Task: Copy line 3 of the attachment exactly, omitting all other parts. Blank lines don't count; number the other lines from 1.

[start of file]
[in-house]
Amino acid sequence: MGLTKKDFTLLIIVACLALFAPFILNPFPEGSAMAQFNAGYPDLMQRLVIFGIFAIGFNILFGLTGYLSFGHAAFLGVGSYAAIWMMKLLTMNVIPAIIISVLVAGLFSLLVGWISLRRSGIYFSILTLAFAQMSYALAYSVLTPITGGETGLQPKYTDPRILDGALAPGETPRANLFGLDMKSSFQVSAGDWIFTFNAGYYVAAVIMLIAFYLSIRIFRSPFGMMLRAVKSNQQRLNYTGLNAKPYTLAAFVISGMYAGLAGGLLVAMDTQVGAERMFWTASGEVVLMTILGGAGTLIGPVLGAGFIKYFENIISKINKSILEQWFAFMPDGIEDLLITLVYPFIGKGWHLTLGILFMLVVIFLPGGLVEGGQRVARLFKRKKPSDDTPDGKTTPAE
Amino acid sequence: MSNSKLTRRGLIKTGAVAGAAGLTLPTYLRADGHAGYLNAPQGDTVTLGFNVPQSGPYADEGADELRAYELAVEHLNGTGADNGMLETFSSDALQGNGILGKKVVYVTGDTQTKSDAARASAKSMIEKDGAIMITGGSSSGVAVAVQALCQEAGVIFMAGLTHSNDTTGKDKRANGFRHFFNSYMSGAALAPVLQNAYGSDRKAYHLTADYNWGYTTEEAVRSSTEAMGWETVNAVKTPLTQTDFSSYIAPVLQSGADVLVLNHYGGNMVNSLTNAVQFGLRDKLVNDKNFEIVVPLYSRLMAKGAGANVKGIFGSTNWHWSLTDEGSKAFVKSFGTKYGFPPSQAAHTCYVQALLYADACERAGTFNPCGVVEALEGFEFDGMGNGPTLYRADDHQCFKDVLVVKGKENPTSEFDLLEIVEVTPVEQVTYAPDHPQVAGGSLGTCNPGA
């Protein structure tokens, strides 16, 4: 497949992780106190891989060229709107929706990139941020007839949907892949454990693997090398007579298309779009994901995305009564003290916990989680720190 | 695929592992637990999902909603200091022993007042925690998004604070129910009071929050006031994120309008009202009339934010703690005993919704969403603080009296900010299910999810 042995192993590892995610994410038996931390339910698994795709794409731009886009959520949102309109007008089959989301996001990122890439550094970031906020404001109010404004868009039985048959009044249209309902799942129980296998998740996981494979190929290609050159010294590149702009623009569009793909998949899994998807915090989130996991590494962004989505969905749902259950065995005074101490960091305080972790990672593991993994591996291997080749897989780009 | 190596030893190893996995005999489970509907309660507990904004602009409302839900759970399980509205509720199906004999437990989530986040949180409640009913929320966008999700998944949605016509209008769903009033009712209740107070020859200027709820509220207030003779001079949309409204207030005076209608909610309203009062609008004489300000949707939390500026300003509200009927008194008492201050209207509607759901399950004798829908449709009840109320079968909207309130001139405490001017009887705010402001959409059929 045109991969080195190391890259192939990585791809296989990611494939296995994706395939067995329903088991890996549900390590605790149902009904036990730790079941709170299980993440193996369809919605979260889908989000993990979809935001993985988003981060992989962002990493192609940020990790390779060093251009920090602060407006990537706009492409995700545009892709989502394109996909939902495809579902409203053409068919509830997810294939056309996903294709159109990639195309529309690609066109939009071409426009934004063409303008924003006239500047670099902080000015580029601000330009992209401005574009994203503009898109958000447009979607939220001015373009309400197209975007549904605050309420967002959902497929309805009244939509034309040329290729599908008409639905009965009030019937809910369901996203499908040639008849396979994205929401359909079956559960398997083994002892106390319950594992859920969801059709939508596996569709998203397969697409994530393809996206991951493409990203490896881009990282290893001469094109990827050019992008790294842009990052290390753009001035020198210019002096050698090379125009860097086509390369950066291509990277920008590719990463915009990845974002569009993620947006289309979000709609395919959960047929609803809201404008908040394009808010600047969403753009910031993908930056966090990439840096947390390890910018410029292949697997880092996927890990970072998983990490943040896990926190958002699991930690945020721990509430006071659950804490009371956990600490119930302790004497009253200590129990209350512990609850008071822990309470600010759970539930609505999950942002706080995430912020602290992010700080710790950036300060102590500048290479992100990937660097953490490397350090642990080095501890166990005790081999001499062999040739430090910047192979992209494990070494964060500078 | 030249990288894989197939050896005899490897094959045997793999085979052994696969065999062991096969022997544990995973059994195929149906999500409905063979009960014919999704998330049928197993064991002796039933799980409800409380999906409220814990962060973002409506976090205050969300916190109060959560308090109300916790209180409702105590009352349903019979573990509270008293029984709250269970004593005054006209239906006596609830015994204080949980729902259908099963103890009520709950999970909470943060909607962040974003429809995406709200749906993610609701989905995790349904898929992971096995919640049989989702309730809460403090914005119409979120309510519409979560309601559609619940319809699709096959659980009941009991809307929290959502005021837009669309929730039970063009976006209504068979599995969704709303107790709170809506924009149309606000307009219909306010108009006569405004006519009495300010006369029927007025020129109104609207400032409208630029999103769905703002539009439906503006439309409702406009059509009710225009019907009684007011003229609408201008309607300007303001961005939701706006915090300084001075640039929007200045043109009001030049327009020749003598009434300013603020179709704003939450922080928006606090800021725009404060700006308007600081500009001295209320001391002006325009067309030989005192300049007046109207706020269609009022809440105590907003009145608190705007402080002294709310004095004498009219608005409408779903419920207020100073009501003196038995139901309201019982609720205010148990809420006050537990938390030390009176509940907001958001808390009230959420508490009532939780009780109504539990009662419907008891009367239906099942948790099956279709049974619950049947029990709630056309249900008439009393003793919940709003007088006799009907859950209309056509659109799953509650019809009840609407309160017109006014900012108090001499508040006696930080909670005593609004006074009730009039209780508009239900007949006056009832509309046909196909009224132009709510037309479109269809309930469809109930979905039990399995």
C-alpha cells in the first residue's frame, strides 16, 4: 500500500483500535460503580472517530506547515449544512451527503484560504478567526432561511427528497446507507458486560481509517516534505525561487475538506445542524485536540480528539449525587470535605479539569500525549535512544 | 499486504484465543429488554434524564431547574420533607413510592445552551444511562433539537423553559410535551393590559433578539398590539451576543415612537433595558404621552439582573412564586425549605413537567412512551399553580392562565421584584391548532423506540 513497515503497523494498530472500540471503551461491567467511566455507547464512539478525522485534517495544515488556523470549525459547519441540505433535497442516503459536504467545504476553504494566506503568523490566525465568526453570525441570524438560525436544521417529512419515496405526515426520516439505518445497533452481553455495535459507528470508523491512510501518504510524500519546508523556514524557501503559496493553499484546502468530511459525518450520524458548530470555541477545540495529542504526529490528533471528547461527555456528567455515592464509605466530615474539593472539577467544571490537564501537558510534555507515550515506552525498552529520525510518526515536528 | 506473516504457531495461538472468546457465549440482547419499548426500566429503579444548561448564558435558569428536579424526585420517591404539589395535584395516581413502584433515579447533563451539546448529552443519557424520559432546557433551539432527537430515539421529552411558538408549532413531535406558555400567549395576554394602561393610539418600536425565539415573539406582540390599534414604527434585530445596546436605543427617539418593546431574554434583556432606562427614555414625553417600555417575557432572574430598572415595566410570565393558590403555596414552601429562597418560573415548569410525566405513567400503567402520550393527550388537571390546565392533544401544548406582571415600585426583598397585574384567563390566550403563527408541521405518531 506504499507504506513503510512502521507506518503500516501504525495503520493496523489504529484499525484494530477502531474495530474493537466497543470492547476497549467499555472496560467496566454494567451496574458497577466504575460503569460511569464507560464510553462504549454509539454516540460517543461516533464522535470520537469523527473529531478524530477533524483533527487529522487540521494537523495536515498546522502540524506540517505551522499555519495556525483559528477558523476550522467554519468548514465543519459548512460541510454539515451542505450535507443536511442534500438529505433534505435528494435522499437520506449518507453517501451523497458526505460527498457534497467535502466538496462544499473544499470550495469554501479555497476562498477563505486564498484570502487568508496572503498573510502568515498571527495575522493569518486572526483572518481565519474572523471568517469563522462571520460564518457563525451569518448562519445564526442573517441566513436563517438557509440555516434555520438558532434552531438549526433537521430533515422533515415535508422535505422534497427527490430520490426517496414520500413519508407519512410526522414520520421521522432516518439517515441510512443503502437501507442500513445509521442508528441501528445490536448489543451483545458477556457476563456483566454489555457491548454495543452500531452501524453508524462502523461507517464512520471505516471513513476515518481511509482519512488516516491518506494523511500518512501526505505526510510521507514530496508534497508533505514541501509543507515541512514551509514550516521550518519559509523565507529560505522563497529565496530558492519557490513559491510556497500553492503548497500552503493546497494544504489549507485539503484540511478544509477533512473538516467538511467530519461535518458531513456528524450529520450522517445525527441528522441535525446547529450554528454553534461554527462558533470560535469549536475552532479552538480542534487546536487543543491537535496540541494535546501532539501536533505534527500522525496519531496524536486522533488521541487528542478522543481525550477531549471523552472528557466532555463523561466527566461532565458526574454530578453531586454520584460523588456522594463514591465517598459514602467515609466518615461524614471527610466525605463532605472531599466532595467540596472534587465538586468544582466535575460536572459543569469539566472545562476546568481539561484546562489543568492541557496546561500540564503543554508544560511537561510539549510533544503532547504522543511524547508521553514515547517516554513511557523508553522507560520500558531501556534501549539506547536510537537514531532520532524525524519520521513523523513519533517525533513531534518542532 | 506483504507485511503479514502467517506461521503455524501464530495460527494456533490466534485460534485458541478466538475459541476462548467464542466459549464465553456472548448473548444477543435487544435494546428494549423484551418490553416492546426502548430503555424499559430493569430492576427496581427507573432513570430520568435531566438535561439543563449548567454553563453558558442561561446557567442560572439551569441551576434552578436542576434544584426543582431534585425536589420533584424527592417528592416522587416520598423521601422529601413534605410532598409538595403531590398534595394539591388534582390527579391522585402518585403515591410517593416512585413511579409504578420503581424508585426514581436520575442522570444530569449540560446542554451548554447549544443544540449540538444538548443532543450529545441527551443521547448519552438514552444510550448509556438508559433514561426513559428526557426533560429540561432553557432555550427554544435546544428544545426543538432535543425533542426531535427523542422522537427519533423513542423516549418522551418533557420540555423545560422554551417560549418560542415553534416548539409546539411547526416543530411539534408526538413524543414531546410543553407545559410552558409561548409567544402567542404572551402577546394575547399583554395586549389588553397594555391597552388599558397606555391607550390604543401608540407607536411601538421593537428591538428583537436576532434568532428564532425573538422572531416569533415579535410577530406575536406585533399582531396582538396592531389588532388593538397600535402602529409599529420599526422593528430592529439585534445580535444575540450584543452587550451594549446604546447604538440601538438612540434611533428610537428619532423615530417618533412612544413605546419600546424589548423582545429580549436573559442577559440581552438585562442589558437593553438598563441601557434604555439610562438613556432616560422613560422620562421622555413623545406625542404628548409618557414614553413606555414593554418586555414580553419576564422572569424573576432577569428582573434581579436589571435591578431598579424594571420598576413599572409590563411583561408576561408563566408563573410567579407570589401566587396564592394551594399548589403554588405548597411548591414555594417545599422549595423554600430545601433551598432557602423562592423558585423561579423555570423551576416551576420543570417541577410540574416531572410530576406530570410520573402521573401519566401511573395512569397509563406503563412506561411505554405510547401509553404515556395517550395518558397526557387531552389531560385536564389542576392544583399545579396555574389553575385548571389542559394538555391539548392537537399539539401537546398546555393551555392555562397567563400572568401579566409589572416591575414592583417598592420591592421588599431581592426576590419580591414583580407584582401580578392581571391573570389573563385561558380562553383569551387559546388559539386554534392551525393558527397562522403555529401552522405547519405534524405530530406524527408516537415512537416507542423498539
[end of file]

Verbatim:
Amino acid sequence: MSNSKLTRRGLIKTGAVAGAAGLTLPTYLRADGHAGYLNAPQGDTVTLGFNVPQSGPYADEGADELRAYELAVEHLNGTGADNGMLETFSSDALQGNGILGKKVVYVTGDTQTKSDAARASAKSMIEKDGAIMITGGSSSGVAVAVQALCQEAGVIFMAGLTHSNDTTGKDKRANGFRHFFNSYMSGAALAPVLQNAYGSDRKAYHLTADYNWGYTTEEAVRSSTEAMGWETVNAVKTPLTQTDFSSYIAPVLQSGADVLVLNHYGGNMVNSLTNAVQFGLRDKLVNDKNFEIVVPLYSRLMAKGAGANVKGIFGSTNWHWSLTDEGSKAFVKSFGTKYGFPPSQAAHTCYVQALLYADACERAGTFNPCGVVEALEGFEFDGMGNGPTLYRADDHQCFKDVLVVKGKENPTSEFDLLEIVEVTPVEQVTYAPDHPQVAGGSLGTCNPGA